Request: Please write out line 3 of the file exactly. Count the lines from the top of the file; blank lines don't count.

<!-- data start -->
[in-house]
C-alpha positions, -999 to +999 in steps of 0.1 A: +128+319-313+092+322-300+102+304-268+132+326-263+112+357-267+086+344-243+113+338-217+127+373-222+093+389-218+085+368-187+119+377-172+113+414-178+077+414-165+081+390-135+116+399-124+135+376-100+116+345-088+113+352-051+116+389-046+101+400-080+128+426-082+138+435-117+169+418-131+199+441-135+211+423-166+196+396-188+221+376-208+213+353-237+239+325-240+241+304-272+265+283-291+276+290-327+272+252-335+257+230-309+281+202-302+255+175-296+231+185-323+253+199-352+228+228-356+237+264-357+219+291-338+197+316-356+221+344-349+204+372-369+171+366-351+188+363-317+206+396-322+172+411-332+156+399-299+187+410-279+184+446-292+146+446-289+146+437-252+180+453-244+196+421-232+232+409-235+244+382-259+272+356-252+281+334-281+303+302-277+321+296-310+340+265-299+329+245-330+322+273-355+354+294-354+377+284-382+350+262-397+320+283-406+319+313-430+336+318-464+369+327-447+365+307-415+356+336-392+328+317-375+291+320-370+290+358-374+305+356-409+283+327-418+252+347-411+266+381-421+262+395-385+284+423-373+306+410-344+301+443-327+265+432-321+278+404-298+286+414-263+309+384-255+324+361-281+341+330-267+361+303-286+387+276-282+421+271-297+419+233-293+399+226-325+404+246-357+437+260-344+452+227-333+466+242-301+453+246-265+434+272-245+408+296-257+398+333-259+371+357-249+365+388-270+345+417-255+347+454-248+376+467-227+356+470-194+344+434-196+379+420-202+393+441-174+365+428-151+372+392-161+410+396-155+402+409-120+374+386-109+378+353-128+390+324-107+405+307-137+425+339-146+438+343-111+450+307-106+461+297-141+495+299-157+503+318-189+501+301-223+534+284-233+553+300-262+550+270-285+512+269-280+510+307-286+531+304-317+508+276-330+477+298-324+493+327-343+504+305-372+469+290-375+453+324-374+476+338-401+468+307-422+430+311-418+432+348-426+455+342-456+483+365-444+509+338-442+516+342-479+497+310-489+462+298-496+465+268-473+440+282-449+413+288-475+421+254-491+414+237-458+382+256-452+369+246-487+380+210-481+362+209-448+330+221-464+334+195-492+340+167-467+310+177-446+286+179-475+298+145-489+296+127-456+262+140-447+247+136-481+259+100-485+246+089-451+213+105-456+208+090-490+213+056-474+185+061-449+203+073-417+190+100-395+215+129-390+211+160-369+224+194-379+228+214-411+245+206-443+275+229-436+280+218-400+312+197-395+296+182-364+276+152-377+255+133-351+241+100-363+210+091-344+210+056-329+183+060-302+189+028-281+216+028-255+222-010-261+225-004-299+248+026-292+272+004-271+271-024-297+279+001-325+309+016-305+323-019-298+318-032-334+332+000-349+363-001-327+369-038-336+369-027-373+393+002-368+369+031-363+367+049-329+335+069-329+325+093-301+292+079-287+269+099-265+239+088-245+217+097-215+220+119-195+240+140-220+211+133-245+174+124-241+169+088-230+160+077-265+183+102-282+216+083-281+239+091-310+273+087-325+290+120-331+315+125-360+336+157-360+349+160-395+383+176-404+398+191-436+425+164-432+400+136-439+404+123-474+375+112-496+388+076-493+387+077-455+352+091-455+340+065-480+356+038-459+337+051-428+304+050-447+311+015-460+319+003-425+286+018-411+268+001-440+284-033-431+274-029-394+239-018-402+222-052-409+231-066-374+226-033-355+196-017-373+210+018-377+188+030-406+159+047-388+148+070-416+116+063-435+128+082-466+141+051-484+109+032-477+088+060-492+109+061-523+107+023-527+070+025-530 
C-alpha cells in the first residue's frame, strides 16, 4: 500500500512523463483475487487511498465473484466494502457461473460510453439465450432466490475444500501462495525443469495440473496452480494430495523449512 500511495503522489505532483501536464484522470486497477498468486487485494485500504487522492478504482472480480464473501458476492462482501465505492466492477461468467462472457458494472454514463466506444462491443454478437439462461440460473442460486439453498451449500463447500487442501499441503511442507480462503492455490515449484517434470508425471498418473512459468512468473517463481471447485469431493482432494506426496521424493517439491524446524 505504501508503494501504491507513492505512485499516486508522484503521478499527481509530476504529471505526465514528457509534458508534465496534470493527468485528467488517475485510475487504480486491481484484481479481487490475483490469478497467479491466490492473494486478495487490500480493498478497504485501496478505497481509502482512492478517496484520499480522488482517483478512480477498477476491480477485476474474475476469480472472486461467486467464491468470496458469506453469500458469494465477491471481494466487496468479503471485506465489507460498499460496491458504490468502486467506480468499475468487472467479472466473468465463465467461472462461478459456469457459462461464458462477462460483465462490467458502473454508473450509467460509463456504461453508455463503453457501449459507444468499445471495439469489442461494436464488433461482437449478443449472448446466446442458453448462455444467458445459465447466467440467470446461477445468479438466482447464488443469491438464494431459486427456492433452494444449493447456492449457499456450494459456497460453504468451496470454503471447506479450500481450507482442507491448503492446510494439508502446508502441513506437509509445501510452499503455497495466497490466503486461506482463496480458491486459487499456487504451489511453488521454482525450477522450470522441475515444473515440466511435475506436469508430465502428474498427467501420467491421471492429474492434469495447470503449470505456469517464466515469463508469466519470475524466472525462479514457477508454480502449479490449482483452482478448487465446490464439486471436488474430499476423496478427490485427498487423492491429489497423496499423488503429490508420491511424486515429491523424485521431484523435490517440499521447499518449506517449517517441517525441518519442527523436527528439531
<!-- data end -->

C-alpha cells in the first residue's frame, strides 16, 4: 500500500512523463483475487487511498465473484466494502457461473460510453439465450432466490475444500501462495525443469495440473496452480494430495523449512 500511495503522489505532483501536464484522470486497477498468486487485494485500504487522492478504482472480480464473501458476492462482501465505492466492477461468467462472457458494472454514463466506444462491443454478437439462461440460473442460486439453498451449500463447500487442501499441503511442507480462503492455490515449484517434470508425471498418473512459468512468473517463481471447485469431493482432494506426496521424493517439491524446524 505504501508503494501504491507513492505512485499516486508522484503521478499527481509530476504529471505526465514528457509534458508534465496534470493527468485528467488517475485510475487504480486491481484484481479481487490475483490469478497467479491466490492473494486478495487490500480493498478497504485501496478505497481509502482512492478517496484520499480522488482517483478512480477498477476491480477485476474474475476469480472472486461467486467464491468470496458469506453469500458469494465477491471481494466487496468479503471485506465489507460498499460496491458504490468502486467506480468499475468487472467479472466473468465463465467461472462461478459456469457459462461464458462477462460483465462490467458502473454508473450509467460509463456504461453508455463503453457501449459507444468499445471495439469489442461494436464488433461482437449478443449472448446466446442458453448462455444467458445459465447466467440467470446461477445468479438466482447464488443469491438464494431459486427456492433452494444449493447456492449457499456450494459456497460453504468451496470454503471447506479450500481450507482442507491448503492446510494439508502446508502441513506437509509445501510452499503455497495466497490466503486461506482463496480458491486459487499456487504451489511453488521454482525450477522450470522441475515444473515440466511435475506436469508430465502428474498427467501420467491421471492429474492434469495447470503449470505456469517464466515469463508469466519470475524466472525462479514457477508454480502449479490449482483452482478448487465446490464439486471436488474430499476423496478427490485427498487423492491429489497423496499423488503429490508420491511424486515429491523424485521431484523435490517440499521447499518449506517449517517441517525441518519442527523436527528439531